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Judges 17-21

3/15/2019

A Devotional Journey
     led by Dr. Gene Pearson                                                                                                                   
Thru the Bible in a Year
 
       This part of the book serves as an epilogue, showing the religious and moral degeneration of the people during this entire period.
       Israel’s corruption reaches new heights in the story of Micah and a young Levite from Bethlehem (claiming to be a descendent of Moses) who establish a place of local worship in Ephraim.   Since the [true] house of God was in Shiloh, this is a direct violation of Moses’ instructions (Deuteronomy 12).  This paganized worship of God is adopted by the entire tribe of Dan, and they move from the portion of the Promised Land assigned to them to the northern frontier of Israel. 
       The corrupting influence of sin is not restricted to the Canaanites, Philistines, Amorites or other pagan peoples living in the Land.  Members of the tribe of Benjamin, living in the town of Gibeah, commit an unspeakable act against a Levite and his concubine (a class of person unknown to us, but common in those days).  Her treatment and death is so vile that all of Israel is called to avenge it. 
       The Benjamites, however are determined to protect a town in their territory, whatever its crime, and are almost extinguished in the process.  In the end, justice is done, and the unity of Israel restored.  In the final narrative of the book, the rest of Israel devises a plan whereby the Benjamite men may each take a wife from the other tribes at a religious festival in the worship center of Shiloh.  While it is forbidden to give daughters from one tribe to another, it is decided that it would be all right if they were taken instead.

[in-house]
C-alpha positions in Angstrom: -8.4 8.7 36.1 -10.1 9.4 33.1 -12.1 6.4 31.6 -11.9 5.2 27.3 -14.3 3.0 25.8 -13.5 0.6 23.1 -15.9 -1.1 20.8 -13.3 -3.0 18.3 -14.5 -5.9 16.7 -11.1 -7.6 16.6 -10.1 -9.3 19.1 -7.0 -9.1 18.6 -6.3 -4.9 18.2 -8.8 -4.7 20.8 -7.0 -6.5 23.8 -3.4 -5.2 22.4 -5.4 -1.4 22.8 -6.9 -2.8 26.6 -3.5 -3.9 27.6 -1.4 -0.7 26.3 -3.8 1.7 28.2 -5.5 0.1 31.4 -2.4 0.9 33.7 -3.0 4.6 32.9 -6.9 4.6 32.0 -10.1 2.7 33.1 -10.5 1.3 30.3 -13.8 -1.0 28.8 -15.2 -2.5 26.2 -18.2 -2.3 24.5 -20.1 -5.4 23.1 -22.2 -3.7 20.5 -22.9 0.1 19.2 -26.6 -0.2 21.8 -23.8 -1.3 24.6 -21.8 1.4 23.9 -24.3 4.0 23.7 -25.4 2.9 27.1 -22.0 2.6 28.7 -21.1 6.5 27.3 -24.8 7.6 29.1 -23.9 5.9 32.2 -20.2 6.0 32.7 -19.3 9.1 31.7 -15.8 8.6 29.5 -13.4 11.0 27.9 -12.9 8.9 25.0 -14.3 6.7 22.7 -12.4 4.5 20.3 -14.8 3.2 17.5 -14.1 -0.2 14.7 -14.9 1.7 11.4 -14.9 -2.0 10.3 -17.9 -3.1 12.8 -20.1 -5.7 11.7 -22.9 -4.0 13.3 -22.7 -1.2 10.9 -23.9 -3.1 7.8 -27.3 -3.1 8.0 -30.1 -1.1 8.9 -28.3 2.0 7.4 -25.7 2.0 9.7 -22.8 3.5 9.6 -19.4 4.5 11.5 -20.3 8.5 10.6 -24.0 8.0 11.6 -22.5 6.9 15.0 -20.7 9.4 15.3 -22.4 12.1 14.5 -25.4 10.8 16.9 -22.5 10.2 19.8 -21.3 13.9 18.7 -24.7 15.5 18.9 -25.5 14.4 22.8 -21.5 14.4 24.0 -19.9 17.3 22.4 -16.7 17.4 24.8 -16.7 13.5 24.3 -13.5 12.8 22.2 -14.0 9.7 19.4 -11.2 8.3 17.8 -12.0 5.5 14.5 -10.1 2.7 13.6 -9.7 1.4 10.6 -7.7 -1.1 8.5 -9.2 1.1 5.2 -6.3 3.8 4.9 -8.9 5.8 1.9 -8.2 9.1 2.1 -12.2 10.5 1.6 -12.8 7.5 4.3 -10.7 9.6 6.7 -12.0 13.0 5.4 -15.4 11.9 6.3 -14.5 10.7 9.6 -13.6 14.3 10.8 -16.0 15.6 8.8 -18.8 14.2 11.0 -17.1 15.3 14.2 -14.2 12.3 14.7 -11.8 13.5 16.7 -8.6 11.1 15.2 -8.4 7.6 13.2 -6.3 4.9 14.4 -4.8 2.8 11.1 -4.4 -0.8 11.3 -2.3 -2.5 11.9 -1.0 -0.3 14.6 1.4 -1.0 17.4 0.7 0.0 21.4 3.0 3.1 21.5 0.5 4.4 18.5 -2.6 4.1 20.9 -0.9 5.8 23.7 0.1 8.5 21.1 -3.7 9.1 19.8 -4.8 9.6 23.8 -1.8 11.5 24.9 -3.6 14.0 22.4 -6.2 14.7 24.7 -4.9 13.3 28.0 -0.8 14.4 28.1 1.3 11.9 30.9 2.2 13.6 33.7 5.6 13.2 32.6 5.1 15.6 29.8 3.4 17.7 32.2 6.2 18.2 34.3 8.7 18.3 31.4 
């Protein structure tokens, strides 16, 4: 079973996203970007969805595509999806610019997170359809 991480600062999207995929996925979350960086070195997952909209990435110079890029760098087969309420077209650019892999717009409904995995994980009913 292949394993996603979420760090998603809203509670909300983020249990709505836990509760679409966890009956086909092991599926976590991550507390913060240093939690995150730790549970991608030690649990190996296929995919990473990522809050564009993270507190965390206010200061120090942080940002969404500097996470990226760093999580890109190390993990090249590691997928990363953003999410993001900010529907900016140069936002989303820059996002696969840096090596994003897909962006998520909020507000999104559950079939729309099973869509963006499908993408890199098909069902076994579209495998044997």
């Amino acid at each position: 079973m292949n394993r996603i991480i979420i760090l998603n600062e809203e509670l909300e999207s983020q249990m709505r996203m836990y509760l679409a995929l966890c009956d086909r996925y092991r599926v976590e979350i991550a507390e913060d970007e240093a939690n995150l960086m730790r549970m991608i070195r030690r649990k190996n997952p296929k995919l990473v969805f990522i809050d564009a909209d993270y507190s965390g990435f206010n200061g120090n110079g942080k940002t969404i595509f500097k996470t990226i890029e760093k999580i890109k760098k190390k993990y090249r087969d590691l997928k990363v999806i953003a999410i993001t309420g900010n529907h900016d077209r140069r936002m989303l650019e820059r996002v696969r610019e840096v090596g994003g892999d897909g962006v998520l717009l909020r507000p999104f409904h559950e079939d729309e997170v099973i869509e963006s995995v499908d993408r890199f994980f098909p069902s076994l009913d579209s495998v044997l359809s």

To worship anything other than God is wrong, yet it is often said that we make our idols, even in societies like ours and among Christians like us.  If an idol is anything that is more important that the true and living God, is there such a thing in your life? 
       Consider your priorities (which are not defined by our words but by our actions and real life choices):  what is most important to you?  For what do you use most of your money?  On what do you spend most of your time?  Don’t assume that the pursuit of a career could never run in competition to God.  Don’t assume that recreation with your family could never be considered at odds with God’s will.
       Where do you think God wants you each and  every Sunday?  Are you there?  What gets in the way?  How much of your income should you set aside for Him (you might want to read Malachi 3:1-10 in the Old Testament before you answer).  Are you doing anything like that?  What place does God occupy in your life?
 
 
A. Eugene Pearson 2011